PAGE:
Boost Your AWS Infrastructure Performance — and Lower Your AWS Costs — by Detecting Low Network Utilization


nOps | , | February 29, 2020

When you set up an Amazon EC2 instance and attach an Amazon EBS volume to that instance, AWS will charge you for the instance and the Amazon EBS volume. And, if for any reason you have instances that are not actively churning business value, and you forget to stop the instances, you will continue to get charged. One of the methods to identify these unused EC2 instances is low network utilization.

Low network utilization is a symptom of unused Amazon EC2 instances that are still running. In an actively used Amazon EC2 instance, there should be good network I/O throughput showing both inbound and outbound traffic to that instance.

Low network utilization can also occur when an instance is running, but the network I/O throughput is quite low. If the instance isn’t running a workload that is critical to the business, it can either be snapshotted (for backup purposes) and terminated or stopped.

Identifying low network utilization

nOps cloud management platform has uniquely defined rules that can help you identify low network utilization. Then, you can take action to terminate the instance, or you can change the type of instance to reduce costs.

Here are the easy steps to identify low network utilization using nOps:

  1. Sign up to get an nOps account.
  2. Integrate your nOps account with your AWS account, so that you can obtain data for insights.
  3. On the main dashboard, click on Rules > nOps Rules.
  4. Click on the Cost tab to view information on your AWS Account.
  5. Under the list of resources found by nOps, you will find a line item that states the number of Amazon EC2 instances that have very low traffic.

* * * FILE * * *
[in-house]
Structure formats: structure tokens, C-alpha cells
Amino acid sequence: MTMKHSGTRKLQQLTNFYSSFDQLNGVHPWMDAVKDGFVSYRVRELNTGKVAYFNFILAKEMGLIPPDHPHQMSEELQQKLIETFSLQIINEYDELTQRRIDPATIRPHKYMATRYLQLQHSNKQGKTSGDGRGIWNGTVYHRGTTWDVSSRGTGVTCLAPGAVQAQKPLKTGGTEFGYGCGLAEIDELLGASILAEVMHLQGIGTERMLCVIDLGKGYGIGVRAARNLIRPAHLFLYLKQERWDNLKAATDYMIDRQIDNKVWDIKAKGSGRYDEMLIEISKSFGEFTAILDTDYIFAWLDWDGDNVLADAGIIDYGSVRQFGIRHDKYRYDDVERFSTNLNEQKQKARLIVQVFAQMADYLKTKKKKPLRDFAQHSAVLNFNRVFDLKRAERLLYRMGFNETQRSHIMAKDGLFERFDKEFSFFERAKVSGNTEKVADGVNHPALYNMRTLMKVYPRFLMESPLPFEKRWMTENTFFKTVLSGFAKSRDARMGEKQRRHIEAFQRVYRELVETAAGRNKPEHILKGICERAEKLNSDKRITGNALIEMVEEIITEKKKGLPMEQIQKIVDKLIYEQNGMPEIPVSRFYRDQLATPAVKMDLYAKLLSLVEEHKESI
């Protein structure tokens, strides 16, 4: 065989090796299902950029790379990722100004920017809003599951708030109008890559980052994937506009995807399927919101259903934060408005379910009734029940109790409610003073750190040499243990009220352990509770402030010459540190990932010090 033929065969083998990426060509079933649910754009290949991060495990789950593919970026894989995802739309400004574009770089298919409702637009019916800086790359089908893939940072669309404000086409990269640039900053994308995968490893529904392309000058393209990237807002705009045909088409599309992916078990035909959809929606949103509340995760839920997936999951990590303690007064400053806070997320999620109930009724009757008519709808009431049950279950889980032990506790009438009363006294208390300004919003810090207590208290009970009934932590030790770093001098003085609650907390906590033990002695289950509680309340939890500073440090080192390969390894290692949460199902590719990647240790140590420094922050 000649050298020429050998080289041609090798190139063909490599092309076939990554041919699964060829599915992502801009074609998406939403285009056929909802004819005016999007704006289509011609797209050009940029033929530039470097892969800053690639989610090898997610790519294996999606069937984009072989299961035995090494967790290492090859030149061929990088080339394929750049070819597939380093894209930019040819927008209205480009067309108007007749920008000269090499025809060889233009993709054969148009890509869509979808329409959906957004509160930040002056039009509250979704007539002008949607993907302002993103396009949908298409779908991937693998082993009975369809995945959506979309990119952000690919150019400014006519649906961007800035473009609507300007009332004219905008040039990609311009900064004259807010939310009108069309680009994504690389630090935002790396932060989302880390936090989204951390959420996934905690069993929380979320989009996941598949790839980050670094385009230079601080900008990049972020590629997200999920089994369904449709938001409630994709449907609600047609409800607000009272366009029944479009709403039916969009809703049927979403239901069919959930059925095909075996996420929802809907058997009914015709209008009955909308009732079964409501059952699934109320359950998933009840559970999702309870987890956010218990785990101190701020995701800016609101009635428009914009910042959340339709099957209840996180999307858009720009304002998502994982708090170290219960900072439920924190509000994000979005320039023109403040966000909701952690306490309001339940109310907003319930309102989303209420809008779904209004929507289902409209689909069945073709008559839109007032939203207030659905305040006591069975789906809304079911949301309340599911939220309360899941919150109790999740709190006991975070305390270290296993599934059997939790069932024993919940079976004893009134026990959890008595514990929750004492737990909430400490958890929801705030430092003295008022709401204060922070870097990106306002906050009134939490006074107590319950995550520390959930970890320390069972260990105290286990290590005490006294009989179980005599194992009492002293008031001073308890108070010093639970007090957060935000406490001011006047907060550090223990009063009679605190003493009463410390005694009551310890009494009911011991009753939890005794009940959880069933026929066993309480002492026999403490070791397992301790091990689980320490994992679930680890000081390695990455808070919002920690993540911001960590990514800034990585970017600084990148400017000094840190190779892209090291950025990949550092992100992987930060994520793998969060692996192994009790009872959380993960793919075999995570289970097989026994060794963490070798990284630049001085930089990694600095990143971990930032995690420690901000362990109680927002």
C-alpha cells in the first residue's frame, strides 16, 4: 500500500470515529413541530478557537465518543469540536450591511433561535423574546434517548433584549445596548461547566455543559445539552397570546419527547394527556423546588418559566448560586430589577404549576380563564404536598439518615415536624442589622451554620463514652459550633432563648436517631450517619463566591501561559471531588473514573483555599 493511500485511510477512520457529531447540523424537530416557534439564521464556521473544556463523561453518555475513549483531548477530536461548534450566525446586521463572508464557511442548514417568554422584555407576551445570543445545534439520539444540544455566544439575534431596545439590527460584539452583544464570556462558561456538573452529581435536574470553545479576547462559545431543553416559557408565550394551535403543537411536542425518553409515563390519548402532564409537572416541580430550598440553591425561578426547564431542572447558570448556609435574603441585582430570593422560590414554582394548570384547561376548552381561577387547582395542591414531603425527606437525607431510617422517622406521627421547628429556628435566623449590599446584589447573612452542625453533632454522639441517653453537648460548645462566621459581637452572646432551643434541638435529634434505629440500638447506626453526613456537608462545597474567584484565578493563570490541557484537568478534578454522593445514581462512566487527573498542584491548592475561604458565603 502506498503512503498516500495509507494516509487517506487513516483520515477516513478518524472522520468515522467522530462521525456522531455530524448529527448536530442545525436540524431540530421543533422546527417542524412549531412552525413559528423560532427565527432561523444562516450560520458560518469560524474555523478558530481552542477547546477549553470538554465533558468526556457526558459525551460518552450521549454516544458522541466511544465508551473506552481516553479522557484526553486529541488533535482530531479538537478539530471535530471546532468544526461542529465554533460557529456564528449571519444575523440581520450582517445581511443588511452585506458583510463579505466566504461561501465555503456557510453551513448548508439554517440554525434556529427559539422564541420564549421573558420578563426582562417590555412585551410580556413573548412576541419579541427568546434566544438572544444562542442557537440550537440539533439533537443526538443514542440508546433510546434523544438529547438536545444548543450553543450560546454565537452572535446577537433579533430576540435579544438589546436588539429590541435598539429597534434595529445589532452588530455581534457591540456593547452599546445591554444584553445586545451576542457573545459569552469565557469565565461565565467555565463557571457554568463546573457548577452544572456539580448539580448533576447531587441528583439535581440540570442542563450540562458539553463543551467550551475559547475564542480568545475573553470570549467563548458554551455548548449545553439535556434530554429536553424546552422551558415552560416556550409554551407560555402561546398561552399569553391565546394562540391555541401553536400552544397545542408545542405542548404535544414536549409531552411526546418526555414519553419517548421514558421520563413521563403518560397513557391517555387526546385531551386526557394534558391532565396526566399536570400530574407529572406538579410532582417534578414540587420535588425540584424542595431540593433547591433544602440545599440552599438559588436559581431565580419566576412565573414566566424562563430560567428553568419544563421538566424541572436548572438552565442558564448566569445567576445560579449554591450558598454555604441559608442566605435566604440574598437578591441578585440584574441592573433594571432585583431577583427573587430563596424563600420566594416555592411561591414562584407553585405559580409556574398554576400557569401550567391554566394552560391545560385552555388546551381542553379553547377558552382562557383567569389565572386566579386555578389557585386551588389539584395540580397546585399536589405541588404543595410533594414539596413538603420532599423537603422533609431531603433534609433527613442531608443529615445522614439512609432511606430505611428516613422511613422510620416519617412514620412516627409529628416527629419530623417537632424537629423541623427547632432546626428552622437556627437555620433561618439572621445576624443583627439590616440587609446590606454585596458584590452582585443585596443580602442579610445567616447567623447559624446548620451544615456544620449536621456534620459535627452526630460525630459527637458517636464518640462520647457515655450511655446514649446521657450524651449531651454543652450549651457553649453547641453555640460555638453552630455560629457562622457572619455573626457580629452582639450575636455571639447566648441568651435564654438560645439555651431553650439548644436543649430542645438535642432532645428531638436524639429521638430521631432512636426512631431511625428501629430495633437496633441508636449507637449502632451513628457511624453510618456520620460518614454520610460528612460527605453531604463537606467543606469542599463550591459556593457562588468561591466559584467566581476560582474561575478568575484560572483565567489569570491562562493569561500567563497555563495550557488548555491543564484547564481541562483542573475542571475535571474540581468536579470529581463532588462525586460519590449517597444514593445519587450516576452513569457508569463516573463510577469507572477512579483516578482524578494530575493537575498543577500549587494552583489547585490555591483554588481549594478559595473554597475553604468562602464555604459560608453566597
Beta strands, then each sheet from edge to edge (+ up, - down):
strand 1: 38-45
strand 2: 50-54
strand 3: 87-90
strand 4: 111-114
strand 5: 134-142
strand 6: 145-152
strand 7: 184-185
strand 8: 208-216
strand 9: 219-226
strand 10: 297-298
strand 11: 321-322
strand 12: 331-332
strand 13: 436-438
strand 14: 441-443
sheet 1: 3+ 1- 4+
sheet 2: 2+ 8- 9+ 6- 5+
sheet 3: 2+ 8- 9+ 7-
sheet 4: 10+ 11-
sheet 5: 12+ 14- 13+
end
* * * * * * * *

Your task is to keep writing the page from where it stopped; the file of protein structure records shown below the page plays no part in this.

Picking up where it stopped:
6. Click on that line item to see the resources and more details.
  7. You will then see a table that shows the Name, IP Address, and the instance types of the EC2 instances that have low network utilization. This table also shows you the estimated cost that can be saved from shutting down these resources.

Choosing the appropriate type of Amazon EC2 instance

When your Amazon EC2 instance is underutilized (the instance size is too large), you can change the type of instance accordingly. Amazon EC2 instance types are organized in instance families. Each family includes one or more instance sizes (to scale resources based on the needs of your target workload) and are categorized by their different capacities in terms of memory, CPU, and network I/O:

  • General-purpose instance family: Designed for generic workloads, this family is commonly used when deploying an application or service for the first time. While such instances are provisioned with a balance of CPU, Memory, and Disk I/O, they don’t contain the highest grade of CPU, memory, or other resources. The types of instances in this family are A1, T2, T3, T3a, M4, M5, M5a, M5n, and M6g. They are usually applied to web server workloads, containerized applications, data stores, cluster computing, gaming servers, caching fleets, and development environments.
  • Compute-optimized instance family: Used for compute-intensive workloads that require high-performance processors, such as high-performance web servers, scientific modeling, batch processing, distributed analytics, high-performance computing (HPC), machine/deep learning inference, ad serving, highly scalable multiplayer gaming, and video encoding. The types of instances in this family are C5, C5n, and C4.